United States District Court, D. Nevada
June 19, 2015
JOHN MICHAEL FARNUM, Petitioner,
ROBERT LeGRAND, et al., Respondents.
This is a habeas corpus proceeding under 28 U.S.C. § 2254 brought by John Michael Farnum, a Nevada prisoner. On August 7, 2014, respondents filed a motion to dismiss in response to Farnum’s habeas petition. ECF No. 27. This court granted that motion, in part, finding that several of Farnum’s claims were unexhausted. ECF No. 32. The court gave Farnum the following choices: (1) inform this court in a sworn declaration that he wishes to dismiss his unexhausted claims and proceed only on the remaining grounds for relief, (2) inform this court in a sworn declaration that he wishes to dismiss his petition to return to state court to exhaust his state remedies with respect to his unexhausted claims or (3) move to stay this action while he returns to state court to exhaust his state remedies with respect to his unexhausted claims. Id.
In response to that order, Farnum has filed a motion for a stay pursuant to Kelly v. Small, 315 F.3d 1063 (9th Cir. 2003). ECF No. 35.
In King v. Ryan, 564 F.3d 1133 (9th Cir. 2009), the Ninth Circuit held that in addition to the stay procedure authorized in Rhines v. Weber, 544 U.S. 269 (2005), district courts also have discretion to permit petitioners to follow the three-step stay-and-abeyance procedure approved in Kelly. Pursuant to that procedure, (1) a petitioner amends his petition to delete any unexhausted claims; (2) the court stays and holds in abeyance the amended, fully exhausted petition, allowing the petitioner the opportunity to proceed to state court to exhaust the deleted claims; and (3) the petitioner later amends his petition and re-attaches the newly-exhausted claims to the original petition. Kelly, 315 F.3d at 1070–71. Unlike the procedure for a stay under Rhines, the King/Kelly stay-and-abeyance procedure has no requirement of a good cause showing or that the claims are potentially meritorious. However, no statute of limitations protection is imparted by such a stay, nor are exhausted claims adjudicated during the pendency of such a stay.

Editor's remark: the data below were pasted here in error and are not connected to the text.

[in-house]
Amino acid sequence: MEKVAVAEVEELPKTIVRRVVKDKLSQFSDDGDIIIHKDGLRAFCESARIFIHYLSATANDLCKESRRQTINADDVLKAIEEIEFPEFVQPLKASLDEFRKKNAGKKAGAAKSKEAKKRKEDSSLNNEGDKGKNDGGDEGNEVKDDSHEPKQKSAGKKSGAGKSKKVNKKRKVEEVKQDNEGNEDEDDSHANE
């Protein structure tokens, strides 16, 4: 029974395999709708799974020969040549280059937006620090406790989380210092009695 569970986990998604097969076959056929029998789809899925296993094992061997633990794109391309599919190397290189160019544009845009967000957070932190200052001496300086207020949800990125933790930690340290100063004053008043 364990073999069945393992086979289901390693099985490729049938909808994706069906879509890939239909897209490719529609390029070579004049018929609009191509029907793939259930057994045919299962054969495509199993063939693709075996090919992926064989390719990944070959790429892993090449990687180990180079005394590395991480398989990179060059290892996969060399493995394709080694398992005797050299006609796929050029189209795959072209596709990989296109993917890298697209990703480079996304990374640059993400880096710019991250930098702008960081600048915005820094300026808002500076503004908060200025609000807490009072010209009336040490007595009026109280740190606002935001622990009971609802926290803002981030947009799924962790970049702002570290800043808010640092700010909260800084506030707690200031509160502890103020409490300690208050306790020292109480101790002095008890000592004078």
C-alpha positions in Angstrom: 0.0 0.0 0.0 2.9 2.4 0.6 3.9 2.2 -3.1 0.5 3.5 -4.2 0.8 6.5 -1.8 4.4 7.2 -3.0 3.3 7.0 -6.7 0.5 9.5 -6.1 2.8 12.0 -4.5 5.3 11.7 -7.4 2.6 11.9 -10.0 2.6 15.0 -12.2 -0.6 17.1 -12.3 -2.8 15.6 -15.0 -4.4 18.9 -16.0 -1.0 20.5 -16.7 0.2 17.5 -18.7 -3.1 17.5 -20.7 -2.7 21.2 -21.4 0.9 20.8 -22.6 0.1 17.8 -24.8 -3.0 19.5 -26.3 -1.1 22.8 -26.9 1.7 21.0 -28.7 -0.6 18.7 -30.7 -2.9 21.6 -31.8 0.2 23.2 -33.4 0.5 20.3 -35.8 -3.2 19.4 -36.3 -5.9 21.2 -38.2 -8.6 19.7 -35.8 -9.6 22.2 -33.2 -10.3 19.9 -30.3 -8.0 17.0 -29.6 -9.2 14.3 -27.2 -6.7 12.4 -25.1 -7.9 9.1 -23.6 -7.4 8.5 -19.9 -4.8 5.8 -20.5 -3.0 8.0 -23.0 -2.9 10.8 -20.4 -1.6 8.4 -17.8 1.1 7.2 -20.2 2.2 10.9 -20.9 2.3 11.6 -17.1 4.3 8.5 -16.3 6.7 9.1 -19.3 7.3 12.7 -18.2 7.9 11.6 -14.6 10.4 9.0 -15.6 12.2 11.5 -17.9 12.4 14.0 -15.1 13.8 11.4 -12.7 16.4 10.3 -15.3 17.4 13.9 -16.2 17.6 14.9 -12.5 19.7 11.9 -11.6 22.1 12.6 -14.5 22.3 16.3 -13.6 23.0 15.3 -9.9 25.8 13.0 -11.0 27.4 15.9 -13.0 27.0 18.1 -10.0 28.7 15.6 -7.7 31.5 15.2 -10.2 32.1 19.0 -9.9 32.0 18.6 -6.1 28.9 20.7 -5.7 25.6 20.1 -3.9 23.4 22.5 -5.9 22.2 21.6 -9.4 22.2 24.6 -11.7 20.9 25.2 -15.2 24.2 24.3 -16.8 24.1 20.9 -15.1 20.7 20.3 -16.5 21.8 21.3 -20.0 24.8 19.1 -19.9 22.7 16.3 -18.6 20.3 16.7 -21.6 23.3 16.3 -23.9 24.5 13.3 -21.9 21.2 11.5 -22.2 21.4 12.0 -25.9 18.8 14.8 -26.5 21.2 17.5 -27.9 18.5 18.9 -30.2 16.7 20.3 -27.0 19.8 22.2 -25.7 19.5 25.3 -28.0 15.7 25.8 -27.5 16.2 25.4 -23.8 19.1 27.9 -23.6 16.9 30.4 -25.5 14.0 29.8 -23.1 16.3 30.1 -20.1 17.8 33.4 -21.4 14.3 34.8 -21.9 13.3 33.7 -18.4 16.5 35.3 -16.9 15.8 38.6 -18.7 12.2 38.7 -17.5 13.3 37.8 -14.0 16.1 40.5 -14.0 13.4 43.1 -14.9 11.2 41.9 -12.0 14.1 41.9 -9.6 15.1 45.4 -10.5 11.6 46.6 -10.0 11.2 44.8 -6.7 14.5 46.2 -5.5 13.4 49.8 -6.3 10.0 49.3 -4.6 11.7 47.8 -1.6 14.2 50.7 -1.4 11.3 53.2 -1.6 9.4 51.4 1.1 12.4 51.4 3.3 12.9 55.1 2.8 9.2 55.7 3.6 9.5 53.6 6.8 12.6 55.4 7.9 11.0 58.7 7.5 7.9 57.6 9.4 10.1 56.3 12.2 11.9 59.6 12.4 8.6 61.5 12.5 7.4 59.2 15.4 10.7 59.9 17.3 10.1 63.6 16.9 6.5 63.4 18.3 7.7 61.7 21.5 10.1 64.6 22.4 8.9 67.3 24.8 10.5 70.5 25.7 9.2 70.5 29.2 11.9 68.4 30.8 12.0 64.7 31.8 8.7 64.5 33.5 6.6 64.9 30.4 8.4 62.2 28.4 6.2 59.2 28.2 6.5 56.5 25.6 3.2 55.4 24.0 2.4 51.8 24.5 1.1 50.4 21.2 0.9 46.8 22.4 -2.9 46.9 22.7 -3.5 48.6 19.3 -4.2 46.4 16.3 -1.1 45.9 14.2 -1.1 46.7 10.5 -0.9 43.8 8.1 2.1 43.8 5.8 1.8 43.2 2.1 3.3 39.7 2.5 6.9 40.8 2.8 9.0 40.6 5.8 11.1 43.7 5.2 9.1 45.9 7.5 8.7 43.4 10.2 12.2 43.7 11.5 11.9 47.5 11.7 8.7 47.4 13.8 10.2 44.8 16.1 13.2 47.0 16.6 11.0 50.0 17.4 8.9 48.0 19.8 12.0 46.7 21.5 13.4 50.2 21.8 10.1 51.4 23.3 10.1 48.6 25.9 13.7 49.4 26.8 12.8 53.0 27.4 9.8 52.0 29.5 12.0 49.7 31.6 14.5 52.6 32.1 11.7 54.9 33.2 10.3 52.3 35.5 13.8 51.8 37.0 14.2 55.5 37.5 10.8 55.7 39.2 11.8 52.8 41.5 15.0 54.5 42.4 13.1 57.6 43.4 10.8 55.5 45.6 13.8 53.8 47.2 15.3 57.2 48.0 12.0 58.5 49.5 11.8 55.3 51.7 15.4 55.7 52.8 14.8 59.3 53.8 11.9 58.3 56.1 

The respondents do not oppose Farnum’s motion for a Kelly stay, “as long as Farnum is cognizant, and cautioned, that any claims that he dismisses now will likely be untimely when he returns to federal court if they do not relate back to the claims that remain in his petition.” ECF No. 36. A petitioner seeking to avail himself of the Kelly three-step procedure must show that the amendment of any newly exhausted claims back into the petition satisfies both Mayle v. Felix, 545 U.S. 644, 655 (2005), by sharing a “common core of operative facts” and Duncan v. Walker, 533 U.S. 167 (2001), by complying with the statute of limitations. King, 564 F.3d at 1141–43.
Because Farnum, who has benefit of counsel in this action, has filed no reply to respondents’ response, this court is left at assume that he wishes proceed with a Kelly stay despite this warning. Accordingly, his motion shall be granted.
IT IS THEREFORE ORDERED that petitioner’s amended motion to amend and for stay pending exhaustion of state remedies (ECF No. 35) is GRANTED. His initial motion to amend and for stay (ECF No. 34) is DENIED as moot.
IT IS FURTHER ORDERED that petitioner shall have twenty (20) days from the date this order is entered within which to file an amended petition containing only exhausted claims.
IT IS FURTHER ORDERED that, upon the filing of an amended petition containing only exhausted claims, this court shall stay this action and hold it in abeyance until the conclusion of petitioner’s state-court litigation.